A major incentive to join the National Guard has been eliminated as part of the federal government's automatic spending cuts.
The tuition assistance program has been suspended. The Secretary of the Army announced the decision last Friday. This affects all facets of the Army, including the Army Reserves and the National Guard.
Tuition assistance money was in addition to other programs set up by the Armed Forces to encourage soldiers to further their education. In 2011, 576 soldiers used $1.3 million in tuition assistance. And officials saw that number go up in 2012, with more than 1,500 using the program.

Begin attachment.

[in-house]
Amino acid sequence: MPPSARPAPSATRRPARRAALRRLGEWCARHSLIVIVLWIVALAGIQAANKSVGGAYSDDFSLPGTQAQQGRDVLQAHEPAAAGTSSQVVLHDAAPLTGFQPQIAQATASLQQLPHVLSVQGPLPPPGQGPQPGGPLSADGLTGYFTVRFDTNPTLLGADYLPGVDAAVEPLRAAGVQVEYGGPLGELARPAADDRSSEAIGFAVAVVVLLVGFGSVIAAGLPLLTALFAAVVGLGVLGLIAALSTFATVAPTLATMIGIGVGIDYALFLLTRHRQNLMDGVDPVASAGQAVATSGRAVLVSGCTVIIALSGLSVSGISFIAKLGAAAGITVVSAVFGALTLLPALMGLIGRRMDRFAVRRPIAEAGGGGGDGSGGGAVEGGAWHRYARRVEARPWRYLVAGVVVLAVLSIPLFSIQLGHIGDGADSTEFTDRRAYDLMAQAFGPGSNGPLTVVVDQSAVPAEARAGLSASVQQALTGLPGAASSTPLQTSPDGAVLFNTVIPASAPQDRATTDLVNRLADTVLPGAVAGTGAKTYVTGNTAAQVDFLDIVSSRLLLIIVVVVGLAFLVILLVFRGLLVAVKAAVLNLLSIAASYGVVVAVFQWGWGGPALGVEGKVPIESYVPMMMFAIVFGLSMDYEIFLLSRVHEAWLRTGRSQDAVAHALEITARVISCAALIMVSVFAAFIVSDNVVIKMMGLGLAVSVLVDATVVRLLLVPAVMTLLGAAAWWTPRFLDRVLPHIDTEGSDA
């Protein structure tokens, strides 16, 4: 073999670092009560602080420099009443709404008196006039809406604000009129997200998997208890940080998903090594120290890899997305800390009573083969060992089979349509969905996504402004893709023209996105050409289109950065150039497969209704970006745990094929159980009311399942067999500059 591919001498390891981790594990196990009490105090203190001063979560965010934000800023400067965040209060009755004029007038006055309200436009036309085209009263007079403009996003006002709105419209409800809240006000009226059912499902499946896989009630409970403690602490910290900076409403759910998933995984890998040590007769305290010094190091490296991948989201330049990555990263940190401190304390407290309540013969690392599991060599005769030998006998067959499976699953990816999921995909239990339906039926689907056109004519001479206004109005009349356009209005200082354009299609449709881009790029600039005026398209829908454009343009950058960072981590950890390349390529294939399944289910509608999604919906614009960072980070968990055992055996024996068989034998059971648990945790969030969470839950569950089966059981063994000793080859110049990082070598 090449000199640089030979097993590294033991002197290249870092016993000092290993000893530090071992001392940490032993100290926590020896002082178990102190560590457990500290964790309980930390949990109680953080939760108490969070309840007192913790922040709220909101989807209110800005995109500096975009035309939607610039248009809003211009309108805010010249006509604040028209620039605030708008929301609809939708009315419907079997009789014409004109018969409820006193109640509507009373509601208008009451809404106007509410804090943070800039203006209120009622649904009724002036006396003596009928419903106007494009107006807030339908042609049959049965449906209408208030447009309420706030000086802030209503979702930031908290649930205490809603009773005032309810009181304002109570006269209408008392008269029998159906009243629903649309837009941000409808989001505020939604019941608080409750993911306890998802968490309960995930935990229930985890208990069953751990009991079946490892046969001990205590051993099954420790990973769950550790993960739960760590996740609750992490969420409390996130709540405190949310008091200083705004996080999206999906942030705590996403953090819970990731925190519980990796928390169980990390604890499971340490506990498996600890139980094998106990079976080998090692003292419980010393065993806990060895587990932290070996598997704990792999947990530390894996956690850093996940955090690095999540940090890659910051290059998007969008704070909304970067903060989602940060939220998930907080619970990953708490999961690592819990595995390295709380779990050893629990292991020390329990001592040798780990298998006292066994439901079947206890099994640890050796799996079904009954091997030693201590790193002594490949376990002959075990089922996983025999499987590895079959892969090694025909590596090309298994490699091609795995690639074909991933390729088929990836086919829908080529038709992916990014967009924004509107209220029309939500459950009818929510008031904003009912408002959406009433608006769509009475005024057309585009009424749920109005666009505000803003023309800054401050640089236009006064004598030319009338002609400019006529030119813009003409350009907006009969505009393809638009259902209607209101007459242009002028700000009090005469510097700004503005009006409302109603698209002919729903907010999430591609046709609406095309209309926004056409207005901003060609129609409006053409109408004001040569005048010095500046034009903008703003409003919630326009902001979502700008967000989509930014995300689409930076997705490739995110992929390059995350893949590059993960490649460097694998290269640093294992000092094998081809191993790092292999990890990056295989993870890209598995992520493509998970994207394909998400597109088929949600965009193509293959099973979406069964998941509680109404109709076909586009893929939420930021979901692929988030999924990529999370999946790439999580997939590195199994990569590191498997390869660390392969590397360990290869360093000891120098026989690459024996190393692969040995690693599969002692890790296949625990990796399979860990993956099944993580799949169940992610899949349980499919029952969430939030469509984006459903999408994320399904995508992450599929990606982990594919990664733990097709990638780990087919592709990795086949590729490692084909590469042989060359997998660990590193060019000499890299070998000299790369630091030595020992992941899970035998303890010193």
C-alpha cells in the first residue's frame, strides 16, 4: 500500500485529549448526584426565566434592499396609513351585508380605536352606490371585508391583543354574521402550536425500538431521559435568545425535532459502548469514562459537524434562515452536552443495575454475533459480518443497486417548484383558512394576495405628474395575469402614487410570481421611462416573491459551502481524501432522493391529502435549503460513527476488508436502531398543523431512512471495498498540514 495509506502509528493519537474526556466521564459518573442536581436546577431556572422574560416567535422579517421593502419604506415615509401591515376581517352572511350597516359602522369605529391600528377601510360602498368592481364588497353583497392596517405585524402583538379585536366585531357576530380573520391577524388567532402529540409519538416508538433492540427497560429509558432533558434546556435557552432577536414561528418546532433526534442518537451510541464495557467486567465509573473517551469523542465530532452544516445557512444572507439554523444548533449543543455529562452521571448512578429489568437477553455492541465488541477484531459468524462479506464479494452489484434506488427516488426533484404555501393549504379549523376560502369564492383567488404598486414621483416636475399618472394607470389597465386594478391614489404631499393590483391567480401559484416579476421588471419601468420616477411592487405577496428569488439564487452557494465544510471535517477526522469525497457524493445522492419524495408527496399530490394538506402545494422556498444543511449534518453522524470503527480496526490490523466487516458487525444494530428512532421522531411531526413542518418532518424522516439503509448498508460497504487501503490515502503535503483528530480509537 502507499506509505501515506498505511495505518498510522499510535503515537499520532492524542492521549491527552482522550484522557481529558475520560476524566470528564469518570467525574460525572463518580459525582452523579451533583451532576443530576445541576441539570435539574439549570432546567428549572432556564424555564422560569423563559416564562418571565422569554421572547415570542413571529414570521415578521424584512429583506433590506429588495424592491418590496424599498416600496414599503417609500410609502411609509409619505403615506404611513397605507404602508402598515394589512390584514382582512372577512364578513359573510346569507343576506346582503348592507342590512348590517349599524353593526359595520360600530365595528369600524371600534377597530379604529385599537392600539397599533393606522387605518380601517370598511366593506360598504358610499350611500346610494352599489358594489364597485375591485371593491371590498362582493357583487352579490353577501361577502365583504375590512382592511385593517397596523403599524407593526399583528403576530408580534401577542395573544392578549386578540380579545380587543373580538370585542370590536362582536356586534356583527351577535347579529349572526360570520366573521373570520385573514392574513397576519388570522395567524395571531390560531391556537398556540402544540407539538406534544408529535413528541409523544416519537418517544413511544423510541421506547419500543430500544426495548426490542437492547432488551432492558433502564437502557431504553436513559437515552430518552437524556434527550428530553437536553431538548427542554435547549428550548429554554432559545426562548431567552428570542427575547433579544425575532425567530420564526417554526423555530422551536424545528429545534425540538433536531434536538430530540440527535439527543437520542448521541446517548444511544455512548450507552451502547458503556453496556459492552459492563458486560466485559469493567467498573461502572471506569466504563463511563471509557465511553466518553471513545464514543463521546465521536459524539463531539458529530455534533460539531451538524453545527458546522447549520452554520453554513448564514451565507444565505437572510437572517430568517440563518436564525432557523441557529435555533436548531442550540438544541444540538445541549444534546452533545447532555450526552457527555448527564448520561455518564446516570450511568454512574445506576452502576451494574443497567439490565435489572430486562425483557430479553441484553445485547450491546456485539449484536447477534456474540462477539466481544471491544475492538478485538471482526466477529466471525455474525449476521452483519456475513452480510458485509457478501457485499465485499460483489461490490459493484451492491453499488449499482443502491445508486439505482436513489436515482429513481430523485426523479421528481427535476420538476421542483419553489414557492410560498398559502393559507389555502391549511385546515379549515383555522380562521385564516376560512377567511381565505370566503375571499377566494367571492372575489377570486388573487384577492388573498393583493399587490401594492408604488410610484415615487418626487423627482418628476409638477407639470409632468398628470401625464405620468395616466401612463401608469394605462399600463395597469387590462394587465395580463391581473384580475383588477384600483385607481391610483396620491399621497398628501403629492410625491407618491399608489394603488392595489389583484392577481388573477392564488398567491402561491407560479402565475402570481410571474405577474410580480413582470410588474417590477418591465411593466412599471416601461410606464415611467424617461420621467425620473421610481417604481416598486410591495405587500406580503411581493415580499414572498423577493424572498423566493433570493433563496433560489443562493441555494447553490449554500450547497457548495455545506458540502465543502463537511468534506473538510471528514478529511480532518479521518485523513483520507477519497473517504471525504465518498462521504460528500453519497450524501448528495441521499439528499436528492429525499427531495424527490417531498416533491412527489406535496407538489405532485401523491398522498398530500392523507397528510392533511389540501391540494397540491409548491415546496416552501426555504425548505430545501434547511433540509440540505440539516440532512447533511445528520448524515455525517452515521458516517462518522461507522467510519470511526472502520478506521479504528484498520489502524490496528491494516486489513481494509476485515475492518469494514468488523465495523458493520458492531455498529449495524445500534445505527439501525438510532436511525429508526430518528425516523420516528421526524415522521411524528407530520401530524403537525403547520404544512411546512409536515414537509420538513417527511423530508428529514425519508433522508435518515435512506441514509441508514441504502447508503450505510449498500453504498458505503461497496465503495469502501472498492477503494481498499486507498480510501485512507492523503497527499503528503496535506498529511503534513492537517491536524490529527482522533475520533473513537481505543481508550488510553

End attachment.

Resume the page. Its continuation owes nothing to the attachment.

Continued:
"The suspension was necessary, though given the significant budget execution challenges caused by combined effects of a possible year-long continuing resolution and sequestration, the Army understands the impacts of the actions, and they'll definitely reevaluate the situation should the budget situation improve," said National Guard Captain Aaron Jenkins.
Other branches of the Armed Forces have also announced the suspension of tuition assistance, including the Air Force and Marines.